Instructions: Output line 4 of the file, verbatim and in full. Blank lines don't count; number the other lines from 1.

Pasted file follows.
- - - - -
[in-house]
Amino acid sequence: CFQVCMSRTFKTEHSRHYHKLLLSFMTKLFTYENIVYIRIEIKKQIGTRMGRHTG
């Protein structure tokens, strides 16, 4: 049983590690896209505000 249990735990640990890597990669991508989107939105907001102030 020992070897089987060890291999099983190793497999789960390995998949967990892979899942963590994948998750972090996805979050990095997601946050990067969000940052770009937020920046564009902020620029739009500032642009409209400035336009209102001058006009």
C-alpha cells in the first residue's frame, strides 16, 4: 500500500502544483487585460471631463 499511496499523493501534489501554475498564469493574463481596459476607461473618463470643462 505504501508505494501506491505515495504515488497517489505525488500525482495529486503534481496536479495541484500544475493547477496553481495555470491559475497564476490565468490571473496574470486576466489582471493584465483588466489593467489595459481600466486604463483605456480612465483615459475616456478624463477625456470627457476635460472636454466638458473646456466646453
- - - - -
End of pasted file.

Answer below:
C-alpha cells in the first residue's frame, strides 16, 4: 500500500502544483487585460471631463 499511496499523493501534489501554475498564469493574463481596459476607461473618463470643462 505504501508505494501506491505515495504515488497517489505525488500525482495529486503534481496536479495541484500544475493547477496553481495555470491559475497564476490565468490571473496574470486576466489582471493584465483588466489593467489595459481600466486604463483605456480612465483615459475616456478624463477625456470627457476635460472636454466638458473646456466646453